Keeping a hierarchy from sneaking into a room is a difficult thing, even if you don’t intend for it to happen. When I was at RadioShack, there were times that we might attend a brainstorming session where ideas would be tossed around. These sessions, however, were conducted in board rooms that had one long table. The person in charge of the session would sit at the head of the table and those that came in with him would get the seats closest to him. Everyone else would fill in the seats at the far end of the table. It didn’t take long for it to become apparent that the session was really for the leader and those seated immediately around him. The farther away from that end of the room you got, the less significant people felt. This is a mistake made far too often in companies and it seriously limits the value of a feedback session. Keep the group equal - you will get far better results if people feel free to offer their opinions and suggestions.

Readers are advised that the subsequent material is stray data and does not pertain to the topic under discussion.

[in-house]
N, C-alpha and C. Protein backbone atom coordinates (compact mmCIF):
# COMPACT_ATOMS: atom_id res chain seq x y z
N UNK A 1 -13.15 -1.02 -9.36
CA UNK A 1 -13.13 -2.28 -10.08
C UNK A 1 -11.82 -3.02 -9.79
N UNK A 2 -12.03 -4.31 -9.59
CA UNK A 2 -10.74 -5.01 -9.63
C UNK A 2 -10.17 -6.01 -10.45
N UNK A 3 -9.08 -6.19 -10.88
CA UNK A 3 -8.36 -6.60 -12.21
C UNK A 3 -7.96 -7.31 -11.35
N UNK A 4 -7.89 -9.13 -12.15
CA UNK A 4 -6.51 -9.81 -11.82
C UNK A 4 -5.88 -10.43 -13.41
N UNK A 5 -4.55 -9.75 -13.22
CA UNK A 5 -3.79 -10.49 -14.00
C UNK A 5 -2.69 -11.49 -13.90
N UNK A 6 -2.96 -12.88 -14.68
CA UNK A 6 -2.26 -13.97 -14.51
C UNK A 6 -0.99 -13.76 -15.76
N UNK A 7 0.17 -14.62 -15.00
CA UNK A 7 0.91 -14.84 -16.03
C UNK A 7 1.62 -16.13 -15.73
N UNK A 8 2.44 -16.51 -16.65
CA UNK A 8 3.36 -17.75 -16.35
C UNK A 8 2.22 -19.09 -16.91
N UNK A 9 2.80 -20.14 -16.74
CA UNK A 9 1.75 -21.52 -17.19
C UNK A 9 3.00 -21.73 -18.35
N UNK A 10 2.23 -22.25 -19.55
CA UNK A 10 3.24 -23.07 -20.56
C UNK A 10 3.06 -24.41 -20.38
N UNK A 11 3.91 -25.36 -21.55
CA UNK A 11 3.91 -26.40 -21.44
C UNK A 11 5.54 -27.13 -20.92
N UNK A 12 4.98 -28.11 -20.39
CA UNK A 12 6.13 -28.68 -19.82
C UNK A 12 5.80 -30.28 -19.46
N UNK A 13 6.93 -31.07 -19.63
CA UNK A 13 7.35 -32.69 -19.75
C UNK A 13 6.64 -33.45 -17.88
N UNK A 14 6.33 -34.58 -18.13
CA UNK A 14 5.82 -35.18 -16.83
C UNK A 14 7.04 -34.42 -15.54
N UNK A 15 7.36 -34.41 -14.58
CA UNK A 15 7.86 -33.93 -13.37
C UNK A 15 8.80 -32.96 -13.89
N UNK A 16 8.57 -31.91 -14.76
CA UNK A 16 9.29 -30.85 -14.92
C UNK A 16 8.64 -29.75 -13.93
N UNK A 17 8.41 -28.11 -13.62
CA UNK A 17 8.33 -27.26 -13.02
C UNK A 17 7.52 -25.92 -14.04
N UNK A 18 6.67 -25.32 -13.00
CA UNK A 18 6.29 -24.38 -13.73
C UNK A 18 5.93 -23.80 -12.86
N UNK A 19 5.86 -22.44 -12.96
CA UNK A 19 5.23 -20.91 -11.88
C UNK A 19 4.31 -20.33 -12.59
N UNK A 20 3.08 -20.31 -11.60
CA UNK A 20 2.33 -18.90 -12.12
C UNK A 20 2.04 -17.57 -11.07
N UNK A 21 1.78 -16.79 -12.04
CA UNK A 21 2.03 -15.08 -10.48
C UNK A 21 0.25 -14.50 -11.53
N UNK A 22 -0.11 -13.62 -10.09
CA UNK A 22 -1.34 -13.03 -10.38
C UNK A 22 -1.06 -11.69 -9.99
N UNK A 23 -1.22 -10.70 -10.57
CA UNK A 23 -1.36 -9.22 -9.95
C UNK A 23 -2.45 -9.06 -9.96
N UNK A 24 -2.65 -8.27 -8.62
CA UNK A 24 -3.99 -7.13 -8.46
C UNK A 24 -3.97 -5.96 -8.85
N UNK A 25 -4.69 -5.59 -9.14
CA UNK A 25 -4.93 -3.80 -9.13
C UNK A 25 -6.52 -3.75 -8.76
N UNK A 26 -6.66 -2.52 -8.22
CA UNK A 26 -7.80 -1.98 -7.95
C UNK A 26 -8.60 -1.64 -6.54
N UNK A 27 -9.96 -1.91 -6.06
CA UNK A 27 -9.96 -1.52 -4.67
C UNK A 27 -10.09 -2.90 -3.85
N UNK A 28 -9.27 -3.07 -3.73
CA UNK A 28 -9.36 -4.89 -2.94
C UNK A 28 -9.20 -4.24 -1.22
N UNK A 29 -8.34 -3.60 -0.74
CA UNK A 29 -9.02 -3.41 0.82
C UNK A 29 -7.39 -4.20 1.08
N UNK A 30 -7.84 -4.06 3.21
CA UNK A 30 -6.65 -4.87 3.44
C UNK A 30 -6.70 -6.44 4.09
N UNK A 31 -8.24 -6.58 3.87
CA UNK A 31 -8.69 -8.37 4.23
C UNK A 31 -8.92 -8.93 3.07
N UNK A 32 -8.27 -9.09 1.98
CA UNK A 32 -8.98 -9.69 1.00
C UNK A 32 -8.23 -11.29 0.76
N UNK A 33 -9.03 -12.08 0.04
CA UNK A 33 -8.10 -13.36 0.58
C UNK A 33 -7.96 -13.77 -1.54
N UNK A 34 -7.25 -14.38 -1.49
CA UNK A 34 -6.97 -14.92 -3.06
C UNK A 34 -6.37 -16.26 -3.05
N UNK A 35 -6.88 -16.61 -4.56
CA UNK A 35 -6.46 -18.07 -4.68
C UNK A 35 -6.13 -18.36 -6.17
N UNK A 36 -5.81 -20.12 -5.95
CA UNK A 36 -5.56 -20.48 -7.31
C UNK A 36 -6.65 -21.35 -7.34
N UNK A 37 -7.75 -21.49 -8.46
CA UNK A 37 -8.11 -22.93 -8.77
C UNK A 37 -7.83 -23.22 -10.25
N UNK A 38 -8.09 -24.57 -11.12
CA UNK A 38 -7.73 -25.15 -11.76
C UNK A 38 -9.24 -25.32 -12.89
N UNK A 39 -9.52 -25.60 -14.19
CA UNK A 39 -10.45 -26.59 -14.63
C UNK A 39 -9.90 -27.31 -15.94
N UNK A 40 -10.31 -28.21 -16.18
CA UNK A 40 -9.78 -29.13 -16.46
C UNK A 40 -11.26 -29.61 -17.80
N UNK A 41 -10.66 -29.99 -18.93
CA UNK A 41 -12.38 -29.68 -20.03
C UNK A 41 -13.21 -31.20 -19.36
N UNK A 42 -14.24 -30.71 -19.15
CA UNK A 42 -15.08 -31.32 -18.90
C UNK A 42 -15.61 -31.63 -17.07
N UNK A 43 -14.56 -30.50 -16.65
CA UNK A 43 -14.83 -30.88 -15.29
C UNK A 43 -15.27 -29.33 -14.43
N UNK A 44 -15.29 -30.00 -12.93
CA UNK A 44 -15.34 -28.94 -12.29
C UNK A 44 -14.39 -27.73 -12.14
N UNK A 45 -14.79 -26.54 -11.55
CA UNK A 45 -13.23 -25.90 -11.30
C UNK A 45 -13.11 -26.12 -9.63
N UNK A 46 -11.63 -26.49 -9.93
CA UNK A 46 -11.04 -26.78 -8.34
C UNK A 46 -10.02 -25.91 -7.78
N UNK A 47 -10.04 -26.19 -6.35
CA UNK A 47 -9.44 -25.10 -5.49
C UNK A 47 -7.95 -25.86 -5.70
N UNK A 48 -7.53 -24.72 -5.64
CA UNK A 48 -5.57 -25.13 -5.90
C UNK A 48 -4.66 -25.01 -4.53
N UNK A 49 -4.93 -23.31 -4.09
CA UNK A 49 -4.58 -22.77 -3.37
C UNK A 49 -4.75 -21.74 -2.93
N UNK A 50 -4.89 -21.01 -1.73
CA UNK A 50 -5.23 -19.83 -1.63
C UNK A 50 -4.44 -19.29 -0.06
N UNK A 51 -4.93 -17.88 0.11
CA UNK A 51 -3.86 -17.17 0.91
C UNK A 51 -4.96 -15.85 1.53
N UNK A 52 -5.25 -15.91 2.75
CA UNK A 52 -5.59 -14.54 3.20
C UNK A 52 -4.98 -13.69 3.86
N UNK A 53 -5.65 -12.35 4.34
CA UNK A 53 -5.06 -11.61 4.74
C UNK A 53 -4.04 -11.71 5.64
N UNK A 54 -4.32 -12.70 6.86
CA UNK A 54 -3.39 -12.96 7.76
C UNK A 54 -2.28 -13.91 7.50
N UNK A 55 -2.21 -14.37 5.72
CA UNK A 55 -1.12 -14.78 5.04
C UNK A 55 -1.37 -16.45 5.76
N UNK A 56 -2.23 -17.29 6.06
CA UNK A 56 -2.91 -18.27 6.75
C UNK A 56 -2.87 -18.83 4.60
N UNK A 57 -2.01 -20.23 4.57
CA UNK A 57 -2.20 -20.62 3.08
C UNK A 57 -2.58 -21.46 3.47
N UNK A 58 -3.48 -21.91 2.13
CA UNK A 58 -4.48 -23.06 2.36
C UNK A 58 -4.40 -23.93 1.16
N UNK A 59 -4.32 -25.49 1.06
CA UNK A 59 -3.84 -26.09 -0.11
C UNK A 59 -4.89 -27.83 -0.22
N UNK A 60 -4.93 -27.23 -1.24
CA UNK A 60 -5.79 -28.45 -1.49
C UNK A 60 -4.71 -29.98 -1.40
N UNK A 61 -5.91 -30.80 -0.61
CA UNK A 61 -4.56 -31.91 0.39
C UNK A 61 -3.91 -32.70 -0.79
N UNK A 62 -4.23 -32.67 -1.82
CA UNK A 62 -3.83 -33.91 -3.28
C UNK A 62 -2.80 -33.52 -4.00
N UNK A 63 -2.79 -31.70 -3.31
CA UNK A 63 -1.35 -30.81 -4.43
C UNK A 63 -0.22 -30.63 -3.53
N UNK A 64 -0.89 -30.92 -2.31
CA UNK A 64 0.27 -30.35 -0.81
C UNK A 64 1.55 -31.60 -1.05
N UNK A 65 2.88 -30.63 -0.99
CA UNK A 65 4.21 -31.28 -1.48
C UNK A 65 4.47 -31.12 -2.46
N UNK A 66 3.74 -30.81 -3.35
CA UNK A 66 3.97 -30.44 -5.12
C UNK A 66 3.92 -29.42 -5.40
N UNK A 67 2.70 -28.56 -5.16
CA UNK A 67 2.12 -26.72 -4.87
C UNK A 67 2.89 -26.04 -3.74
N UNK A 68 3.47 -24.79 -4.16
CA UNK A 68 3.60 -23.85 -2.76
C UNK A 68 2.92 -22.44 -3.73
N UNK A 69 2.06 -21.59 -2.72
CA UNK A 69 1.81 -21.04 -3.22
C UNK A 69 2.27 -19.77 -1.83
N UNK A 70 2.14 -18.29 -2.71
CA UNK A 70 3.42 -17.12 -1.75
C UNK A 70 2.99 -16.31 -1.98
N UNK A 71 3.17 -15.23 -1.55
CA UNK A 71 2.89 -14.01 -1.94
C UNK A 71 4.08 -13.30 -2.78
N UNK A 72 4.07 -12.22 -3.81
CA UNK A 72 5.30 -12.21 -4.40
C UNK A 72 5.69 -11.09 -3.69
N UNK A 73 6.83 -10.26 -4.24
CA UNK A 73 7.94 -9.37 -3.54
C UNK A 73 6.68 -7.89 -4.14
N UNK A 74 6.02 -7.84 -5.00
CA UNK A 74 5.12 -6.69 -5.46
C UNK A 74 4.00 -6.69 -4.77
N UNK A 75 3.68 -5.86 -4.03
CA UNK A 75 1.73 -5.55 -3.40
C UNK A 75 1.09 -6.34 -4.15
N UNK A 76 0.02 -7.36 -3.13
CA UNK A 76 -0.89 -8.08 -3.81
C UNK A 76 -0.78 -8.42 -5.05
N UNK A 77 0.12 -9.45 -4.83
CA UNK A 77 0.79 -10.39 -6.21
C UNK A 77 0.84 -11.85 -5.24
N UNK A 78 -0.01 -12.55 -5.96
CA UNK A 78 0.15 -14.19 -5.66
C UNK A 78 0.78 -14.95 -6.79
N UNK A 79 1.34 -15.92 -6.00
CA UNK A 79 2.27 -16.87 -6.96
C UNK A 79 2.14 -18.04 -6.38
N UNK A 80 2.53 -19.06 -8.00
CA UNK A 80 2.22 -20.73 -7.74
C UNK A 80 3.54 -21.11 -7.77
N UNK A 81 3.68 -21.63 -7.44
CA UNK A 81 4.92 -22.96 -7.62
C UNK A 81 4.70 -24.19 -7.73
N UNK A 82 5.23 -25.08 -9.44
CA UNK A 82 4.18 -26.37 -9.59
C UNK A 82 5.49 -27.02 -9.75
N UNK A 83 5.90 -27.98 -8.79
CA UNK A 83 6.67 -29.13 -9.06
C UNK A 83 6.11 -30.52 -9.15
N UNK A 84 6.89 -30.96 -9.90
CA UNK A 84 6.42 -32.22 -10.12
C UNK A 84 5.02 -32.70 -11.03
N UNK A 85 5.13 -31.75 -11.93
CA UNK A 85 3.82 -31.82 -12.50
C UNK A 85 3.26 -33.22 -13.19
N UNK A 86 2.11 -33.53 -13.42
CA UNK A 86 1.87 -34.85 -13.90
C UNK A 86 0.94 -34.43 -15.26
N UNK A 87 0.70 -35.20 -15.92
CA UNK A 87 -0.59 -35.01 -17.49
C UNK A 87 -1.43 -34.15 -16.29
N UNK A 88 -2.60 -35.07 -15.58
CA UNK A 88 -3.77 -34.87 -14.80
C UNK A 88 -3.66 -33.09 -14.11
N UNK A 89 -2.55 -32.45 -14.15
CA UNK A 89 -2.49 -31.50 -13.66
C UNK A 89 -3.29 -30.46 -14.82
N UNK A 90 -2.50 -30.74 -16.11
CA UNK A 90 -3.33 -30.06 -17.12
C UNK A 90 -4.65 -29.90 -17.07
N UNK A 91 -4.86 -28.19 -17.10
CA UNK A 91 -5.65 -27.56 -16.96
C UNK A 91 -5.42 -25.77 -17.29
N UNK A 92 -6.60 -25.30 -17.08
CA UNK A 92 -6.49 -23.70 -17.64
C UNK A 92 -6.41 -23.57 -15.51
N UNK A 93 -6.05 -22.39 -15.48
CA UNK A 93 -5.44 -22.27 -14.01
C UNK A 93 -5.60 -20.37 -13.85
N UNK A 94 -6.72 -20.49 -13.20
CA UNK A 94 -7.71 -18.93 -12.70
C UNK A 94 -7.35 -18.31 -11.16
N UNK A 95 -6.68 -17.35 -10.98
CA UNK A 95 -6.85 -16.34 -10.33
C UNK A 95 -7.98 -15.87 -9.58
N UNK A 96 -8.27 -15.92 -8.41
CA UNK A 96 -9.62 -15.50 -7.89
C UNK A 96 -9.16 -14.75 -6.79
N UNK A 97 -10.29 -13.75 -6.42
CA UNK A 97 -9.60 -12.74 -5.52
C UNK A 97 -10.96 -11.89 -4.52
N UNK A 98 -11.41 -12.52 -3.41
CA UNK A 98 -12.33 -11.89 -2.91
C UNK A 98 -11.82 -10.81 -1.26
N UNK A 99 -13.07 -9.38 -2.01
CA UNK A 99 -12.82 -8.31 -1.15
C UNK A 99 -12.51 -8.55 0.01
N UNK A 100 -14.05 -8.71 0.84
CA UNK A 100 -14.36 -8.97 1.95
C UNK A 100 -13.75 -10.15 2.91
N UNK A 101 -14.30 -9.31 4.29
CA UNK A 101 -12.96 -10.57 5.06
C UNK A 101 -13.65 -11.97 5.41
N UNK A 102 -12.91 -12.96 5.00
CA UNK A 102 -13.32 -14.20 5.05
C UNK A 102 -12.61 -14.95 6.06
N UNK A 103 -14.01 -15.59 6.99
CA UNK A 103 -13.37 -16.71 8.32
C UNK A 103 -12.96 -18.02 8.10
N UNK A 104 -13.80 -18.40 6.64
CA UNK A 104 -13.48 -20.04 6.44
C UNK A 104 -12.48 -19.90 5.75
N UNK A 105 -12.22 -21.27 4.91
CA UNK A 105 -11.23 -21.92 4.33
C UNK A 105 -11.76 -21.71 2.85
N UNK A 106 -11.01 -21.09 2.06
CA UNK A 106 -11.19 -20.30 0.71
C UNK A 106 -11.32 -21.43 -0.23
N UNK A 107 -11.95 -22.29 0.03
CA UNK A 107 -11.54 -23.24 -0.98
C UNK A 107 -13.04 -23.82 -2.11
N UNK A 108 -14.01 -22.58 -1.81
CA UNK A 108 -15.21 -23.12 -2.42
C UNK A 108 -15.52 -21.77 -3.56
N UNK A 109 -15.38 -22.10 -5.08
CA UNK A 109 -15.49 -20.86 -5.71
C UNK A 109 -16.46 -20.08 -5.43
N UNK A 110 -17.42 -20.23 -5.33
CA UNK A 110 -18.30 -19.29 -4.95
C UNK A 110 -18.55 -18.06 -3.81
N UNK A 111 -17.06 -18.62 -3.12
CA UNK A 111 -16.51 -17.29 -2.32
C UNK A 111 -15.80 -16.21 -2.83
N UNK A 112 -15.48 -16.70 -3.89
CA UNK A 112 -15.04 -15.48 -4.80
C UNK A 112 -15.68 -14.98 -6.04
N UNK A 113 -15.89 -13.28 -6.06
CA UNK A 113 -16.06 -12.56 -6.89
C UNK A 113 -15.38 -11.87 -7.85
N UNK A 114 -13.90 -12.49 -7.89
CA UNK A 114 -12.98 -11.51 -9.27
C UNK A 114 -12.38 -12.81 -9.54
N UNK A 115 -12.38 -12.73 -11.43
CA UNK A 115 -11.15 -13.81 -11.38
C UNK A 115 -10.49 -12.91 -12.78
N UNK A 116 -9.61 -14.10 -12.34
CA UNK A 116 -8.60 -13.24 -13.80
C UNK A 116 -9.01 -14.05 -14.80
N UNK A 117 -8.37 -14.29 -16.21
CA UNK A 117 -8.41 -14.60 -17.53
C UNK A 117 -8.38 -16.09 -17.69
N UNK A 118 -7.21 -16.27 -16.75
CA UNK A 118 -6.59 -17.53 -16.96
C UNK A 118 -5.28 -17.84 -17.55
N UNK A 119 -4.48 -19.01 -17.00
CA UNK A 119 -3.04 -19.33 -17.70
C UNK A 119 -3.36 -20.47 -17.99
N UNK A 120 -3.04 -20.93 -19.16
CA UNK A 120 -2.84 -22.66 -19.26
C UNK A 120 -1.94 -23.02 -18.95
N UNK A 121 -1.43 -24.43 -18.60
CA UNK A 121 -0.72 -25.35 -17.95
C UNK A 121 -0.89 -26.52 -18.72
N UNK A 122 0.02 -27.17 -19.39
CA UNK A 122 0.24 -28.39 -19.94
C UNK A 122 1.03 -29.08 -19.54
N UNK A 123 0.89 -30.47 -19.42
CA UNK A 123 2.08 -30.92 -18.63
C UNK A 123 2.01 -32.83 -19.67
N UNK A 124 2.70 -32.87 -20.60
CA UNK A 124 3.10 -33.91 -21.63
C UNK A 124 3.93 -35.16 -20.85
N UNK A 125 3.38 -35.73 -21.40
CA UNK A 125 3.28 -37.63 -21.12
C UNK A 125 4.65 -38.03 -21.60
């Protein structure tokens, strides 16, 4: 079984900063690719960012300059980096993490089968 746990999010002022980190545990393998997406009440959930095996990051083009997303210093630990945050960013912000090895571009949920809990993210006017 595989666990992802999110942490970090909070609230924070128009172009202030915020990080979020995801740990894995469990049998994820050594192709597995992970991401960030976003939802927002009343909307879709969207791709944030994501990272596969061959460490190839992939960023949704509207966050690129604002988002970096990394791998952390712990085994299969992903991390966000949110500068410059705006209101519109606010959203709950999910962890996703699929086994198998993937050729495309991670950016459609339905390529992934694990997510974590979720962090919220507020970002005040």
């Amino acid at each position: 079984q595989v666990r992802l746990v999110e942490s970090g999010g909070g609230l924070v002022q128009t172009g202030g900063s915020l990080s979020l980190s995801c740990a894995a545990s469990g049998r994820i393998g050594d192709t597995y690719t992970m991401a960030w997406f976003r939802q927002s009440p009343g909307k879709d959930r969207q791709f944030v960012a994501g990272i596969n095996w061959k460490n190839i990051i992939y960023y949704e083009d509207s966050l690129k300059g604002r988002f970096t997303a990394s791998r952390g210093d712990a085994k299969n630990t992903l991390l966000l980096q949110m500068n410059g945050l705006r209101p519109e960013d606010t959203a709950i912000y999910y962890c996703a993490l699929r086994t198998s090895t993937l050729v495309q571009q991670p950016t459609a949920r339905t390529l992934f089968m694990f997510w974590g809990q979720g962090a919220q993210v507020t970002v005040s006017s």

You also want to limit the number of people in your feedback group. Once you have identified those people in your life or business who will be most helpful to you, be careful to keep exposure of ideas to them. As we said earlier, not everyone is good at feedback and not all ideas are valid. One of the pet peeves of most designers I know it the idea of “Design by Committee”.